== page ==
Congratulations! You’ve finished your novel. Hopefully, you’ve also completed a round of revising and editing. Your manuscript is as awesome as you can make it on your own. Take this moment to pay yourself on the back and nibble on some celebratory chocolate. The good kind you’ve been saving for a special occasion.

Note: If you aren’t the type to save expensive chocolate for a rainy day, this really isn’t the website for you. If you aren’t a chocolate fan at all, I’m sorry. I’m so sorry. Everyone has their personal demons, and I’m afraid yours are worse than most.

Now that you’ve reached this milestone, you are on to the most heartbreaking stage of publishing. Yes, that’s correct. It’s time to Let Others Read Your Baby.

The Let Others Read Your Baby stage, or LORYB (pronounced phonetically) is massively important. All manuscripts have problems, even Your Baby. Beta readers are the people who deliver feedback before the manuscript goes to print. A good team of beta readers will help you perfect your novel.

Unfortunately, this isn’t always a smooth, easy process.

We’ve all been there. You finish your second or third draft, and you need someone to read the gargantuan manuscript. Unfortunately, your loved ones run at the mere sight of you and your binder of pages. As a published author, I’m here to reveal the secret to finding beta readers.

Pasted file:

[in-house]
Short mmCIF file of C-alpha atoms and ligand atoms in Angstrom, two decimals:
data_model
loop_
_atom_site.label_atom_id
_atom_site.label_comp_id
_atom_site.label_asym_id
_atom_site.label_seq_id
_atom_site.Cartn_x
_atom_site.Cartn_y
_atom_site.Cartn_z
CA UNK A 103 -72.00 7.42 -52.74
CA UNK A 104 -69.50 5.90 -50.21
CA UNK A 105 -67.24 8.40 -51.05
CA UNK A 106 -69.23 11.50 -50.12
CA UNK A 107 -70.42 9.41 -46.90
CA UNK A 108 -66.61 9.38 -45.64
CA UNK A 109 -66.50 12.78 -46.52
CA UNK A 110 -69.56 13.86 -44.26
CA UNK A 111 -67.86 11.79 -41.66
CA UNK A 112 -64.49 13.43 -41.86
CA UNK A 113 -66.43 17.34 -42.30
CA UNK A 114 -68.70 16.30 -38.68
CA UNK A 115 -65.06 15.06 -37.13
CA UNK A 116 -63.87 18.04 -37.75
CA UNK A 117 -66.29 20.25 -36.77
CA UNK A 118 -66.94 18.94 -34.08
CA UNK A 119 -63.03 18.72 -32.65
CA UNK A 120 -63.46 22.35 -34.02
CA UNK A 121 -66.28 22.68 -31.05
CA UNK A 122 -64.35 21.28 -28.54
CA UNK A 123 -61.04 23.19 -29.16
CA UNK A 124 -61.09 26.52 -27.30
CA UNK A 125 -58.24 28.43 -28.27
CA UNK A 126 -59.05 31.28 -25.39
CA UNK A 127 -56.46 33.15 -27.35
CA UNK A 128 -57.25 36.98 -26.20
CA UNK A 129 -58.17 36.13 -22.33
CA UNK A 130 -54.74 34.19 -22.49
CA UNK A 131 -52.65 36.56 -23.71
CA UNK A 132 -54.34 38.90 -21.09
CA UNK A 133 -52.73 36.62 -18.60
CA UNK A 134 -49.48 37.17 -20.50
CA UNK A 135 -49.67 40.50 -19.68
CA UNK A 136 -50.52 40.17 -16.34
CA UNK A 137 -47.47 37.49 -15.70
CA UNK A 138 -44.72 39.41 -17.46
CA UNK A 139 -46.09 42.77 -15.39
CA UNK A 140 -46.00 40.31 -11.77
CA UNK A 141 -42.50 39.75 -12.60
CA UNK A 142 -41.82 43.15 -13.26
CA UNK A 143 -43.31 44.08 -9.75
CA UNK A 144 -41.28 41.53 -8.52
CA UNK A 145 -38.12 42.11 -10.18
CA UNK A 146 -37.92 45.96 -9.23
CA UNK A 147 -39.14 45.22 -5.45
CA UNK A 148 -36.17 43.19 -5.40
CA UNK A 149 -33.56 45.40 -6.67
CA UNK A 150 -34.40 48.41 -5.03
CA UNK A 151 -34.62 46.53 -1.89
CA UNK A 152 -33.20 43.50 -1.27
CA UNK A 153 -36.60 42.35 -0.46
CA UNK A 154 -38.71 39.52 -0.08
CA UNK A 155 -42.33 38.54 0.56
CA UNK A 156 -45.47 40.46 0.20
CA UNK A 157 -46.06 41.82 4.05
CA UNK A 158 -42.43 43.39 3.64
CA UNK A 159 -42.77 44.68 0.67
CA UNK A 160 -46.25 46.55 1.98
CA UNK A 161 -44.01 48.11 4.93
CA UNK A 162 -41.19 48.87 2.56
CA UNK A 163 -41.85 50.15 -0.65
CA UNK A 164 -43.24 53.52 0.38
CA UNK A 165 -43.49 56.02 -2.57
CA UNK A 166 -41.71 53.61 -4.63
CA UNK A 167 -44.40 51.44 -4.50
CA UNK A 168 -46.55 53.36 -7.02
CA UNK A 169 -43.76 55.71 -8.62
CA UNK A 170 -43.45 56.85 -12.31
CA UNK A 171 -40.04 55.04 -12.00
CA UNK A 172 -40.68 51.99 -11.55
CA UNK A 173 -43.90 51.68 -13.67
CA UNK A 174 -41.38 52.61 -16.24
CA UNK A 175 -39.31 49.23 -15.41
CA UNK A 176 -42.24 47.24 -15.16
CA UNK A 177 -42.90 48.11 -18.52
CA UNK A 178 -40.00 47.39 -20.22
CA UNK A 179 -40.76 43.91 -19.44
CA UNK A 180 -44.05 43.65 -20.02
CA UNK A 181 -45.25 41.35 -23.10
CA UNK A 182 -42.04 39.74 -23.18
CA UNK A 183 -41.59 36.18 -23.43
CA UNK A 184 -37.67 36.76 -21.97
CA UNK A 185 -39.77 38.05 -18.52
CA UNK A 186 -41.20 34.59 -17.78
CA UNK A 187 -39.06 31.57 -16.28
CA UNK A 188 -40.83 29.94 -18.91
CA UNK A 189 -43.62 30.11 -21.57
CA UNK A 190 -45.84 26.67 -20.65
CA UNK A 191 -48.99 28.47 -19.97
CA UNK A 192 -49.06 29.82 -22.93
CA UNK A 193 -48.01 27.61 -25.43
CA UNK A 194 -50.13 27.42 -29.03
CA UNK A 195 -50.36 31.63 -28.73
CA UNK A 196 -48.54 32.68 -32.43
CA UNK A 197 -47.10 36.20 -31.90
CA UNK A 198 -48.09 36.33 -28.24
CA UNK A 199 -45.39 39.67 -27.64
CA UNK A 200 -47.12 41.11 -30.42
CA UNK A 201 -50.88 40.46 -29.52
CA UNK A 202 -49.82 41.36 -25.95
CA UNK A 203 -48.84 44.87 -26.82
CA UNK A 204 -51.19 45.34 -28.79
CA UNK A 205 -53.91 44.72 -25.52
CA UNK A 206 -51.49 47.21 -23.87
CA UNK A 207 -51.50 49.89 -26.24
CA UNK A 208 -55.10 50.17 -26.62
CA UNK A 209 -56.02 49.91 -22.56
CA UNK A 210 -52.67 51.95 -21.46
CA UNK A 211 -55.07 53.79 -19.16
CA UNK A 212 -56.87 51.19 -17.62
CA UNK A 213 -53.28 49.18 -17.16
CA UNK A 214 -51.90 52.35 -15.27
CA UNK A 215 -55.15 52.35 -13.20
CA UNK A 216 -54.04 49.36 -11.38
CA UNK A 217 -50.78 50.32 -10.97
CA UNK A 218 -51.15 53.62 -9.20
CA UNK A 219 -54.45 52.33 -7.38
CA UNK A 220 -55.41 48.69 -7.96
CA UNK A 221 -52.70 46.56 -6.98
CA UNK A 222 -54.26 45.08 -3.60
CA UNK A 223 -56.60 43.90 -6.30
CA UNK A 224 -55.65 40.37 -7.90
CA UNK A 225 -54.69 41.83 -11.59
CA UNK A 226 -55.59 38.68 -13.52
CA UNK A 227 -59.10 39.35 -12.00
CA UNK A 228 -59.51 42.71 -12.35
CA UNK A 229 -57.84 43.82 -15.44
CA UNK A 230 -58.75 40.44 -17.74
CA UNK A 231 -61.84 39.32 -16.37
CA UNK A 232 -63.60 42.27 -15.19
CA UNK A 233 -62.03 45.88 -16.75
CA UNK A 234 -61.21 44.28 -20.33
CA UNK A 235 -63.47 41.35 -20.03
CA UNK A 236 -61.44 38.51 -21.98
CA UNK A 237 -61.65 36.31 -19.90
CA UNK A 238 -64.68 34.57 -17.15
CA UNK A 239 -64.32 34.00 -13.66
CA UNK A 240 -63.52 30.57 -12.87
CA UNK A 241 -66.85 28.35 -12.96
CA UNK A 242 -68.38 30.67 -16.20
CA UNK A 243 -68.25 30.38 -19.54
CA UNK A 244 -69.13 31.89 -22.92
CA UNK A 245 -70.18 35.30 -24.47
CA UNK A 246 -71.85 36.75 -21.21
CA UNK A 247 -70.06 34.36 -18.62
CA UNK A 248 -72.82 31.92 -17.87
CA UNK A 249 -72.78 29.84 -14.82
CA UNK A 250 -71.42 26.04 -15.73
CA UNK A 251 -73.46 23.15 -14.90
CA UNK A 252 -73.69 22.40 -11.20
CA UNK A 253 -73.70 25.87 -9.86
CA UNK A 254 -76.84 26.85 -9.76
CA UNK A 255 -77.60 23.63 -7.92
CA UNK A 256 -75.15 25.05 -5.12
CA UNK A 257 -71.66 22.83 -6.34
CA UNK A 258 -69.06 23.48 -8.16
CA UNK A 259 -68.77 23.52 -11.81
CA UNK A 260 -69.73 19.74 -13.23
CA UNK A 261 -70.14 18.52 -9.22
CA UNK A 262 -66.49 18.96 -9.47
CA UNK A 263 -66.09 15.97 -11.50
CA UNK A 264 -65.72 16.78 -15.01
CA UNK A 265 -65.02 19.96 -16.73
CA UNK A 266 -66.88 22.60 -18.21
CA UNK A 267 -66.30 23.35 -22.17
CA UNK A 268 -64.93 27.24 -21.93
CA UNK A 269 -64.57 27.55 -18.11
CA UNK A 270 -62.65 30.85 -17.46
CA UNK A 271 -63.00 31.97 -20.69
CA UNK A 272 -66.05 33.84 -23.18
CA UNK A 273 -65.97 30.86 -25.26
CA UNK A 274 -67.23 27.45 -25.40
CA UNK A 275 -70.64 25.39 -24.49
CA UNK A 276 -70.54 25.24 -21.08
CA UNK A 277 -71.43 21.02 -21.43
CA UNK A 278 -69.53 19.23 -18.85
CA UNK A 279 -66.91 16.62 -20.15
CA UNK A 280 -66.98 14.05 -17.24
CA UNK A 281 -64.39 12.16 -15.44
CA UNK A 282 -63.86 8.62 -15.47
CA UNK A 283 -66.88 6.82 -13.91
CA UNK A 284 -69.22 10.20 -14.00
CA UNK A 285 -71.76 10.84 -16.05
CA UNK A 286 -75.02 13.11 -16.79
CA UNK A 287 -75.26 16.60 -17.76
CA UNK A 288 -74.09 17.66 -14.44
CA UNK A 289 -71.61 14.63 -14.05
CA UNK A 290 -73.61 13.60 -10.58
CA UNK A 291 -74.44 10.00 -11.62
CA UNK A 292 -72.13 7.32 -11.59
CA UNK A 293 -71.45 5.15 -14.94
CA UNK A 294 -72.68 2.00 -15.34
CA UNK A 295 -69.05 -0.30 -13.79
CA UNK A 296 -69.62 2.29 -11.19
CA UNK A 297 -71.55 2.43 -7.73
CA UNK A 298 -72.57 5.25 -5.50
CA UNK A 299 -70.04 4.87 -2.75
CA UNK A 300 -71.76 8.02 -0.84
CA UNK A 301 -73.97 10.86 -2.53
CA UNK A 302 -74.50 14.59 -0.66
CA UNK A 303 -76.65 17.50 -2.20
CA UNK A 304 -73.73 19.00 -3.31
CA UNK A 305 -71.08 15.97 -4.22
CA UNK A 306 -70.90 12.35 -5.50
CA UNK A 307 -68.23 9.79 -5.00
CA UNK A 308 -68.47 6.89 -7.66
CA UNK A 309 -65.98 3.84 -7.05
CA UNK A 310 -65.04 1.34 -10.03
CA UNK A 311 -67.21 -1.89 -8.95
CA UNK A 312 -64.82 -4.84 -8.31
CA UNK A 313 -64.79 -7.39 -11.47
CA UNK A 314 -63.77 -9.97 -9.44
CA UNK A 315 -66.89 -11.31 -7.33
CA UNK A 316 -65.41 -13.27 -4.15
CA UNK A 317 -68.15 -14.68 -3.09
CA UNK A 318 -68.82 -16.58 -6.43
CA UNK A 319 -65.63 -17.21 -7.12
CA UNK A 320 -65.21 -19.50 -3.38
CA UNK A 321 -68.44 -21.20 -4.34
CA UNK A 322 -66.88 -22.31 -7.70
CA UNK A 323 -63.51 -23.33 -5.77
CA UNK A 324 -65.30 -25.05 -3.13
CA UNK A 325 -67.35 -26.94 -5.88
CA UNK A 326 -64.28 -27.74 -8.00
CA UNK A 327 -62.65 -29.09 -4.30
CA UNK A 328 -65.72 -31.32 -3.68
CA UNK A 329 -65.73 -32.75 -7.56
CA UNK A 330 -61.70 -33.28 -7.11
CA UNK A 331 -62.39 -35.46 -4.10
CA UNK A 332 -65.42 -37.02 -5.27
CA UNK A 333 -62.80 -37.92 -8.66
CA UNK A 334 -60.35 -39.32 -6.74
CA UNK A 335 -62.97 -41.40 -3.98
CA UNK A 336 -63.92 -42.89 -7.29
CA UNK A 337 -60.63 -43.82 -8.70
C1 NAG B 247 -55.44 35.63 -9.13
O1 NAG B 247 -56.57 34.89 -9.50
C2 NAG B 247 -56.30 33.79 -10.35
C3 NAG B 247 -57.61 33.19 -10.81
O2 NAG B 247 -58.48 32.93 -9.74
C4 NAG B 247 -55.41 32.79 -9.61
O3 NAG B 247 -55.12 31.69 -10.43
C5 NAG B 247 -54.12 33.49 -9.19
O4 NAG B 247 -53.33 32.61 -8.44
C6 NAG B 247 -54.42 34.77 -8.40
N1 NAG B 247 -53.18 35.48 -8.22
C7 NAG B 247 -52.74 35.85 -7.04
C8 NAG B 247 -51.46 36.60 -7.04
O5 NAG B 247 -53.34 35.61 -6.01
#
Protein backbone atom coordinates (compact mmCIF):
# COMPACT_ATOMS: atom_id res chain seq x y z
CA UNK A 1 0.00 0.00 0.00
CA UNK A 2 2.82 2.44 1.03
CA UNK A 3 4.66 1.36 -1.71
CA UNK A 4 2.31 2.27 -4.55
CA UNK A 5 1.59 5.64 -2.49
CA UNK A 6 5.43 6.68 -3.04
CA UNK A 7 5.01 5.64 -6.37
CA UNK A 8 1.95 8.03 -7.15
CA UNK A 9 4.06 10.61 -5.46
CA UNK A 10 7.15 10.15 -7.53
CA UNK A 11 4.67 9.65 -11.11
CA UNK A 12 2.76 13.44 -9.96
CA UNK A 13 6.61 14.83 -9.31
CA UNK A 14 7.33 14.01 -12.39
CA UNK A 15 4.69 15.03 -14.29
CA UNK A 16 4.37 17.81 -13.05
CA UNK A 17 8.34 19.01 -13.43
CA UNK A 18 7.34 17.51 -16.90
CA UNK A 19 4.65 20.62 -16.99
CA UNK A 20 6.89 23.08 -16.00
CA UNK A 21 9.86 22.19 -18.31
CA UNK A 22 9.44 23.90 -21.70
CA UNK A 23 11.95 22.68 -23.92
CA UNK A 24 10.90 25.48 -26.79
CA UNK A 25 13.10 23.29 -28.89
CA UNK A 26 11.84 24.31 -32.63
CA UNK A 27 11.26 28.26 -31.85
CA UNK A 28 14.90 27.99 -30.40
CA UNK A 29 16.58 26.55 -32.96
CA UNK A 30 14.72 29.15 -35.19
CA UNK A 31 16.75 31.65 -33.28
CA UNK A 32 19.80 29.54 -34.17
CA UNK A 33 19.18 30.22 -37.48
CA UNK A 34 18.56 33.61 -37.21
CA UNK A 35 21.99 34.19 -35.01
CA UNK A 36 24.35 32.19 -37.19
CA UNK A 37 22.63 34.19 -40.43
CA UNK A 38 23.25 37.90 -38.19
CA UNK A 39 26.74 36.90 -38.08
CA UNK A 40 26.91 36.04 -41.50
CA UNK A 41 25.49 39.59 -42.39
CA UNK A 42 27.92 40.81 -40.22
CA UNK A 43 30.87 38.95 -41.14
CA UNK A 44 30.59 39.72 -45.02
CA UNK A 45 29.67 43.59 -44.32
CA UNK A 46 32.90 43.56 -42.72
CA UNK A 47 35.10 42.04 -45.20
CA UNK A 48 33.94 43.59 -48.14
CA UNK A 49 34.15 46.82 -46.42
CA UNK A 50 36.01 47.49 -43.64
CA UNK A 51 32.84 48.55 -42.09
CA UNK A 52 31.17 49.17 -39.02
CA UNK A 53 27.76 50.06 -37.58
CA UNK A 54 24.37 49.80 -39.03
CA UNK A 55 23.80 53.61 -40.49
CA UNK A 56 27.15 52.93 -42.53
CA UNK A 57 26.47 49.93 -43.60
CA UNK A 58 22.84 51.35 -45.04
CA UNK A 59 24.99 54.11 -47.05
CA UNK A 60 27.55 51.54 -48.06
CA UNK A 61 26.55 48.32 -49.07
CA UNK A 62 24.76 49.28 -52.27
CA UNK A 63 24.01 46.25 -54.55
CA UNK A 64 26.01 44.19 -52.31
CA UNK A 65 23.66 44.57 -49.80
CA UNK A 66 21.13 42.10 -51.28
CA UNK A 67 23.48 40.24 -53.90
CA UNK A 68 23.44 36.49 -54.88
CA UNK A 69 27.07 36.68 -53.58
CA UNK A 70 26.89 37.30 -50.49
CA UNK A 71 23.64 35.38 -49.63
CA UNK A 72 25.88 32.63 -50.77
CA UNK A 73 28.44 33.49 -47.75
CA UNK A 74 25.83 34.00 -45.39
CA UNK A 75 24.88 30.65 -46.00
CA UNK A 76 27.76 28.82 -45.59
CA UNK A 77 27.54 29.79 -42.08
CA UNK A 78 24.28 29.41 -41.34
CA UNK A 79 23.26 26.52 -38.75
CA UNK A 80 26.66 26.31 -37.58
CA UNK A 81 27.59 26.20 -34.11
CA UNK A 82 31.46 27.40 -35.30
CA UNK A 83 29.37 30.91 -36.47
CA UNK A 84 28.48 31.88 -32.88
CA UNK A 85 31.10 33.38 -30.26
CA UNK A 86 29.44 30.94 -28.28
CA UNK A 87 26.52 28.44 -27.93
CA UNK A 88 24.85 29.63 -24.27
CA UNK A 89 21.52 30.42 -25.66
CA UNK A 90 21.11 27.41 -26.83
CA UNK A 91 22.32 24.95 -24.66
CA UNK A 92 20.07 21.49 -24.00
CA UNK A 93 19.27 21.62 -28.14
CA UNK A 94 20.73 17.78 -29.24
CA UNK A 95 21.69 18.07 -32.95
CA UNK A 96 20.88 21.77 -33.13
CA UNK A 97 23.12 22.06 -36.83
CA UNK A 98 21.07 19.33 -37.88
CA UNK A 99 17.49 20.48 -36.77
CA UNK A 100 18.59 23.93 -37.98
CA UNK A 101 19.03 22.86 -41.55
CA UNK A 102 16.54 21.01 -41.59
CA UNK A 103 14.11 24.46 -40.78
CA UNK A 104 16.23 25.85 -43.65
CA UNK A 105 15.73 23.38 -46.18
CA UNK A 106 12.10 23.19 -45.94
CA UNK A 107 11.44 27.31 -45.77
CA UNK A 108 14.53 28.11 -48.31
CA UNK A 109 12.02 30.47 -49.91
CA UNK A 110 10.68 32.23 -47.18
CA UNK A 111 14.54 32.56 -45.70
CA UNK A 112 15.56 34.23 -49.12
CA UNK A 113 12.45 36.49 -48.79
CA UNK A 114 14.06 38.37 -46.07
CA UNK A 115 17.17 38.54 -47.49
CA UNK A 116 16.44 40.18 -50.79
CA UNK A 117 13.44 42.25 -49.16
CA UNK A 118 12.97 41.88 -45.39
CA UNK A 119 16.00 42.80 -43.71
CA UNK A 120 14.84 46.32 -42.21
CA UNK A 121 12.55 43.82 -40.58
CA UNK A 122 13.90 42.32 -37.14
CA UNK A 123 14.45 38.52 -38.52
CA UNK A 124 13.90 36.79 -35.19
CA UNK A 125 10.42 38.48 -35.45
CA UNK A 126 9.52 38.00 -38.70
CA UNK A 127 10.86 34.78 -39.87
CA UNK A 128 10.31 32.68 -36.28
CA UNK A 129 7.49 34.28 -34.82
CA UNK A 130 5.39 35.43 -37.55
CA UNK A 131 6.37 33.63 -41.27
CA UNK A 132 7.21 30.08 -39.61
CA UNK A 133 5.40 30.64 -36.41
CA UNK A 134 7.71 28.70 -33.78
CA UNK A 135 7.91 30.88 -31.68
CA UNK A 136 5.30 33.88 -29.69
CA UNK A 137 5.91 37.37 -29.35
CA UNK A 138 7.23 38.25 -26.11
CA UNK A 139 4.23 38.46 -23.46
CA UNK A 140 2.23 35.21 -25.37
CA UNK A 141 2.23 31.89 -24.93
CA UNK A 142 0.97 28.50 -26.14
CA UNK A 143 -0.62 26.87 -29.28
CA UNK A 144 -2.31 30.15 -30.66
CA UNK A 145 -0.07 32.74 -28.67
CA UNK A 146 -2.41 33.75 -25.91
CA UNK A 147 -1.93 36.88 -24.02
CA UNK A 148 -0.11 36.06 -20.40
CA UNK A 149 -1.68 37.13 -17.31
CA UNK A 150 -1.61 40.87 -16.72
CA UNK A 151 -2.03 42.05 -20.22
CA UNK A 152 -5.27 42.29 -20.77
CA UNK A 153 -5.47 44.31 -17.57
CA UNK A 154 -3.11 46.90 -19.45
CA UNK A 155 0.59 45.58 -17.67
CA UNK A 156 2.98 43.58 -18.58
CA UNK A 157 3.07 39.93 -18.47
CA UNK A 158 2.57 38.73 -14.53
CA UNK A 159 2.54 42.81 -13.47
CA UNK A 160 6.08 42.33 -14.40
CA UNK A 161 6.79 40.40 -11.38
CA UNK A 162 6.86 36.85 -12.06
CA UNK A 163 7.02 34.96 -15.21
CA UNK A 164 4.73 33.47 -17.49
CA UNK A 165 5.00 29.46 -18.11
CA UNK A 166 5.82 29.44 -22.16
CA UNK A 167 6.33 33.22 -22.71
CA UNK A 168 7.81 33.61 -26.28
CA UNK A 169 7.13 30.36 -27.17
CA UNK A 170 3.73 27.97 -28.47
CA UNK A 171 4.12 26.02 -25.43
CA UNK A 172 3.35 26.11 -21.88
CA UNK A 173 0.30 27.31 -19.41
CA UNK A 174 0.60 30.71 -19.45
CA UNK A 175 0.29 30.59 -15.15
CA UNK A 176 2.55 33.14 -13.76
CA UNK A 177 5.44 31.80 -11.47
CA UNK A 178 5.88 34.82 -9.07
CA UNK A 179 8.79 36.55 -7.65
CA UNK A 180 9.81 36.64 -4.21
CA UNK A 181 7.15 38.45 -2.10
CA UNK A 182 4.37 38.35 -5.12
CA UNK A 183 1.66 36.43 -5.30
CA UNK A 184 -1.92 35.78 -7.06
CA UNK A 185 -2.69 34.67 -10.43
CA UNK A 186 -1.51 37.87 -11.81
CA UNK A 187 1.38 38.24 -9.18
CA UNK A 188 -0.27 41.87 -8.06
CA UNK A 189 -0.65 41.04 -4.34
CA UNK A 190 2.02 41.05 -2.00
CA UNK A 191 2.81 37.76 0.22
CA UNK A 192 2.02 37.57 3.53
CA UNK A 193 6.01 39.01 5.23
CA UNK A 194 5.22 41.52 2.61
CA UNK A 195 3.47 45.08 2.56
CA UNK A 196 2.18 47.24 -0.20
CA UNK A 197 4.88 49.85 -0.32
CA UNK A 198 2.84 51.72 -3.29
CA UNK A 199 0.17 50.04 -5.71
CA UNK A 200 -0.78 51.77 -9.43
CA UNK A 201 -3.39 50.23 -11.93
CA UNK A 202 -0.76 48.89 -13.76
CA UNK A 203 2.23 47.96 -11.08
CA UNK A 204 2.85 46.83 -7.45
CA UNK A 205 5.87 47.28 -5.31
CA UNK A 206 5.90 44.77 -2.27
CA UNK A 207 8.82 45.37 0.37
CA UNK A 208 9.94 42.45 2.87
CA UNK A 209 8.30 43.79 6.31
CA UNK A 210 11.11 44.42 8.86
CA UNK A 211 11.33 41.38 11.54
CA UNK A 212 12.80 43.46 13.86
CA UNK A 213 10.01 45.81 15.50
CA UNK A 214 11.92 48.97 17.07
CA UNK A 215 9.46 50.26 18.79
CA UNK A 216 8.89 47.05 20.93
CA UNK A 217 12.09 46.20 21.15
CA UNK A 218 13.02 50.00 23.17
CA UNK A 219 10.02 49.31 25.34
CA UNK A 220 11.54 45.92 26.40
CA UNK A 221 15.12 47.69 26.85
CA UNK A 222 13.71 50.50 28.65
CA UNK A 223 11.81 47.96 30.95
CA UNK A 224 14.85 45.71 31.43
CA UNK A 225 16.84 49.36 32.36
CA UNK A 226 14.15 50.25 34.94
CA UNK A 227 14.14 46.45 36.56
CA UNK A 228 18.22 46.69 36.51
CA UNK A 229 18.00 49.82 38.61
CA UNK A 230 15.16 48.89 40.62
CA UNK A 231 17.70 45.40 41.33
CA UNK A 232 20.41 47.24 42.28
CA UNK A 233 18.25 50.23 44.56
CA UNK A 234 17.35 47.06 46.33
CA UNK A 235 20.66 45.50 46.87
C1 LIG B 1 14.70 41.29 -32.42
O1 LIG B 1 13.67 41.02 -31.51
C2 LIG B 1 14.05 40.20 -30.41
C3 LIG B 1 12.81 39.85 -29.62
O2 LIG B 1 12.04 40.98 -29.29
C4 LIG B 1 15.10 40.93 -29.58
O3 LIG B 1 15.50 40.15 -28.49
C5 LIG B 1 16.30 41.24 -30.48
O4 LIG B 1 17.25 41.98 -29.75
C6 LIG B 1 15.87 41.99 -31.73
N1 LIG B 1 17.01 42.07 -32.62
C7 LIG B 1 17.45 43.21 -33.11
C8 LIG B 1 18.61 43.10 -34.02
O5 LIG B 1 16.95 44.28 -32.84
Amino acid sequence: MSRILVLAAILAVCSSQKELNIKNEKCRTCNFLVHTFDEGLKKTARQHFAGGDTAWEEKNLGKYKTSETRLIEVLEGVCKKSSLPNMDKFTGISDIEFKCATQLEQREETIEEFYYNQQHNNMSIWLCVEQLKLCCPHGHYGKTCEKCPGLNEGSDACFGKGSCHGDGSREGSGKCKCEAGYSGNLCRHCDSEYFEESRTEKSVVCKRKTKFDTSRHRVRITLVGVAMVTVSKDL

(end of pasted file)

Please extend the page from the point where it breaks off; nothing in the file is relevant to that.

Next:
First, you’re probably approaching this all wrong. Few people are particularly excited to give feedback on an unpublished novel. It can be a lot of work, and they have no guarantee of enjoyment. Perhaps it isn’t their preferred genre. It could be confusing, overly dense, or sluggishly paced. Maybe they just won’t like your writing style. Your beta reader could face any or all of these problems.

Their caution in agreeing to read your manuscript isn’t a reflection of your writing ability. The truth is, they don’t know whether it will be the best book they’ve ever read, the worst, or something in between. If it is terrible, they have a duty to tell you the truth, which could damage your relationship. Much like a bridal party, beta reading can cement a burgeoning friendship or destroy a long-standing bond.

A lot of experts suggest beta readers should be unrelated to the author to ensure honest feedback. For most of us, that’s impractical. We don’t have the money to hire beta readers or the fame to find volunteers. Instead, we have to get creative.

Beta readers are like bridesmaids. They agree to a massive time investment out of a sense of obligation, personal affection, and naïve optimism. With these central tenants in mind, you can find plenty of beta readers.

1. Seek out your family first.

Like bridesmaids, sisters, cousins, and best friends who call your grandmother ‘granma’ expect first dibs. They put in all the effort of listening to you complain about break ups and bad managers, so they expect the glory of being the first to read the next book on the New York Times Bestseller list. Even if they plan on refusing, you still have to ask.

Family isn’t always the best judge of your writing. They may be too critical, too forgiving, or just too unaccustomed to novels. Not everyone will like your genre, or even your medium. If I had a friend who only read contemporary, literary fiction, I’d never encourage them to ride my novel, ‘Benevolent Keepers.’ The conventions and staples used in the fantasy/science fiction genre are too different from literary fiction. What is problematic in one genre may be mandated in another.

2. Go beyond the family tree.